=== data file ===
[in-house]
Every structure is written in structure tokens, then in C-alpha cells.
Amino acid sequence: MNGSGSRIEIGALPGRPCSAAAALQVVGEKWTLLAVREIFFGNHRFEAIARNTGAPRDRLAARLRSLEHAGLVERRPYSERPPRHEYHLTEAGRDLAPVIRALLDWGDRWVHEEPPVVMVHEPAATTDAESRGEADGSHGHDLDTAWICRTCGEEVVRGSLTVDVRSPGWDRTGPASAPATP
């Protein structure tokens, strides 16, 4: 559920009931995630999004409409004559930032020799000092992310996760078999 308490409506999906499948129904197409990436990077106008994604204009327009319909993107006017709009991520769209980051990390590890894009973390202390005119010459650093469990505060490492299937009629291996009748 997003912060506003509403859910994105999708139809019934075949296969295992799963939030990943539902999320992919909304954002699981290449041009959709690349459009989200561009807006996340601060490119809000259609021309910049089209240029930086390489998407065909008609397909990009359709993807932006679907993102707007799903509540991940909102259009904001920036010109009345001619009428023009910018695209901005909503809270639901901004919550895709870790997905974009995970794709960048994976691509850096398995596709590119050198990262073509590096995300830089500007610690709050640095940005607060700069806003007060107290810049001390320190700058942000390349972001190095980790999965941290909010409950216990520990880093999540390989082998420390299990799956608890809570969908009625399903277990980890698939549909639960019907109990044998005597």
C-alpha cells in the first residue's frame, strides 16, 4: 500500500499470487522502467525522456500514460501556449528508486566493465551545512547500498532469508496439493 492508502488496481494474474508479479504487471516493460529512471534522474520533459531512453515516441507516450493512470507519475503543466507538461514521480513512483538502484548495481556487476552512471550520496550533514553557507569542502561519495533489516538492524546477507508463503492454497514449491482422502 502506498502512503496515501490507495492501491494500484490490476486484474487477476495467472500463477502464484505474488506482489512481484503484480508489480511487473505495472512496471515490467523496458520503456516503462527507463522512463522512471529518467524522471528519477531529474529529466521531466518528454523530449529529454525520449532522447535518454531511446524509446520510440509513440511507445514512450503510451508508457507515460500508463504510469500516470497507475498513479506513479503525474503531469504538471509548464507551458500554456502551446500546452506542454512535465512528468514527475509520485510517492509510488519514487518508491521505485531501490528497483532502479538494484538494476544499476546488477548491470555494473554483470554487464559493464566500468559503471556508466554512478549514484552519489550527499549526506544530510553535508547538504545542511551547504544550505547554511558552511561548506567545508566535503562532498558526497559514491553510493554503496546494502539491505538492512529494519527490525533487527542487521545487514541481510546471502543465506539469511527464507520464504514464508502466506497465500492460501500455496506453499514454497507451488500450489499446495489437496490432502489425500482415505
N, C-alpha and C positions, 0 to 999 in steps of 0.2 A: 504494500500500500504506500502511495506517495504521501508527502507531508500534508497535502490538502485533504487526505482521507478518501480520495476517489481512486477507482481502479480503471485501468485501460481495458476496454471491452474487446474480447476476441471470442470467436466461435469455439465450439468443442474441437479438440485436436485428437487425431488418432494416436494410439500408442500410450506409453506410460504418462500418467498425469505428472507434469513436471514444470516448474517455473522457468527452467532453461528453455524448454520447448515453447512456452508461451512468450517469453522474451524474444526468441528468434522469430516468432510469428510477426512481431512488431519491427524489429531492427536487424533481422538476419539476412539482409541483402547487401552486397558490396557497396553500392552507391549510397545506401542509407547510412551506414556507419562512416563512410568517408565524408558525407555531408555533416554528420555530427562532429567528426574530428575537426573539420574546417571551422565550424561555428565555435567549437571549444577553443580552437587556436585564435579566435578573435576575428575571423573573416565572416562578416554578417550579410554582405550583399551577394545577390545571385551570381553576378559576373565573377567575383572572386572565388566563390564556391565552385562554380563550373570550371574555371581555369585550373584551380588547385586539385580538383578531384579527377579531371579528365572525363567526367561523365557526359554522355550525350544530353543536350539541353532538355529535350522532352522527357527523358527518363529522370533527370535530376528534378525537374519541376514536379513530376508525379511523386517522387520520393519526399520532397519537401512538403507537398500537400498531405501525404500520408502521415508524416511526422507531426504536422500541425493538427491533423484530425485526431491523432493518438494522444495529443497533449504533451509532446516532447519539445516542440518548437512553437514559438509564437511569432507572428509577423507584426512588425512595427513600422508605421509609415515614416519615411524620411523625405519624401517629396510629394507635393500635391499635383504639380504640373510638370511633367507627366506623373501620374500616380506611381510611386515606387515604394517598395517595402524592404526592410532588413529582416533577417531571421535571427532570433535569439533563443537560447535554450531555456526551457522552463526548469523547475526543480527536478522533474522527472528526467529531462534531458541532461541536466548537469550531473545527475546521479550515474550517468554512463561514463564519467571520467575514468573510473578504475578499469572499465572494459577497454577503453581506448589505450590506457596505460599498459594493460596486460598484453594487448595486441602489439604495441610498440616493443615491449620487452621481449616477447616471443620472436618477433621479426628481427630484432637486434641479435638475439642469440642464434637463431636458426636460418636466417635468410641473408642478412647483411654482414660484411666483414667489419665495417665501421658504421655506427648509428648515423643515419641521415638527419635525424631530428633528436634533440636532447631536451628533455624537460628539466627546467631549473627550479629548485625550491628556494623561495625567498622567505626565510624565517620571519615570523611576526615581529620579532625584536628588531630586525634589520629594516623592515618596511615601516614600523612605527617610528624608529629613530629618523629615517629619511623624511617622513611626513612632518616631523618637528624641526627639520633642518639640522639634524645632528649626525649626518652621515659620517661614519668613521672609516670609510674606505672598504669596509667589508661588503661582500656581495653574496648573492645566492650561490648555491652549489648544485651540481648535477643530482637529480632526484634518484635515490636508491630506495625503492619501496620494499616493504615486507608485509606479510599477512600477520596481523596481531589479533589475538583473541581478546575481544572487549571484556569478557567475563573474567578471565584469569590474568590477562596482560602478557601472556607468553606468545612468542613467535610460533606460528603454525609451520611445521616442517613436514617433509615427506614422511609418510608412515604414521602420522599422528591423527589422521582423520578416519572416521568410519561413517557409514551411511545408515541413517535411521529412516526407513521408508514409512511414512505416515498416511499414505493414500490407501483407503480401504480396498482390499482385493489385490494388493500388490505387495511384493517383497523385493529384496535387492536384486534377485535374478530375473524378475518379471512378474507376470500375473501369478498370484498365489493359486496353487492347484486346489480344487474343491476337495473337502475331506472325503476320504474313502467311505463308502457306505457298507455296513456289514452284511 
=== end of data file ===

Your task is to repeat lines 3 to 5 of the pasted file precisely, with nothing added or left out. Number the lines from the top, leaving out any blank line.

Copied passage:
Amino acid sequence: MNGSGSRIEIGALPGRPCSAAAALQVVGEKWTLLAVREIFFGNHRFEAIARNTGAPRDRLAARLRSLEHAGLVERRPYSERPPRHEYHLTEAGRDLAPVIRALLDWGDRWVHEEPPVVMVHEPAATTDAESRGEADGSHGHDLDTAWICRTCGEEVVRGSLTVDVRSPGWDRTGPASAPATP
């Protein structure tokens, strides 16, 4: 559920009931995630999004409409004559930032020799000092992310996760078999 308490409506999906499948129904197409990436990077106008994604204009327009319909993107006017709009991520769209980051990390590890894009973390202390005119010459650093469990505060490492299937009629291996009748 997003912060506003509403859910994105999708139809019934075949296969295992799963939030990943539902999320992919909304954002699981290449041009959709690349459009989200561009807006996340601060490119809000259609021309910049089209240029930086390489998407065909008609397909990009359709993807932006679907993102707007799903509540991940909102259009904001920036010109009345001619009428023009910018695209901005909503809270639901901004919550895709870790997905974009995970794709960048994976691509850096398995596709590119050198990262073509590096995300830089500007610690709050640095940005607060700069806003007060107290810049001390320190700058942000390349972001190095980790999965941290909010409950216990520990880093999540390989082998420390299990799956608890809570969908009625399903277990980890698939549909639960019907109990044998005597």
C-alpha cells in the first residue's frame, strides 16, 4: 500500500499470487522502467525522456500514460501556449528508486566493465551545512547500498532469508496439493 492508502488496481494474474508479479504487471516493460529512471534522474520533459531512453515516441507516450493512470507519475503543466507538461514521480513512483538502484548495481556487476552512471550520496550533514553557507569542502561519495533489516538492524546477507508463503492454497514449491482422502 502506498502512503496515501490507495492501491494500484490490476486484474487477476495467472500463477502464484505474488506482489512481484503484480508489480511487473505495472512496471515490467523496458520503456516503462527507463522512463522512471529518467524522471528519477531529474529529466521531466518528454523530449529529454525520449532522447535518454531511446524509446520510440509513440511507445514512450503510451508508457507515460500508463504510469500516470497507475498513479506513479503525474503531469504538471509548464507551458500554456502551446500546452506542454512535465512528468514527475509520485510517492509510488519514487518508491521505485531501490528497483532502479538494484538494476544499476546488477548491470555494473554483470554487464559493464566500468559503471556508466554512478549514484552519489550527499549526506544530510553535508547538504545542511551547504544550505547554511558552511561548506567545508566535503562532498558526497559514491553510493554503496546494502539491505538492512529494519527490525533487527542487521545487514541481510546471502543465506539469511527464507520464504514464508502466506497465500492460501500455496506453499514454497507451488500450489499446495489437496490432502489425500482415505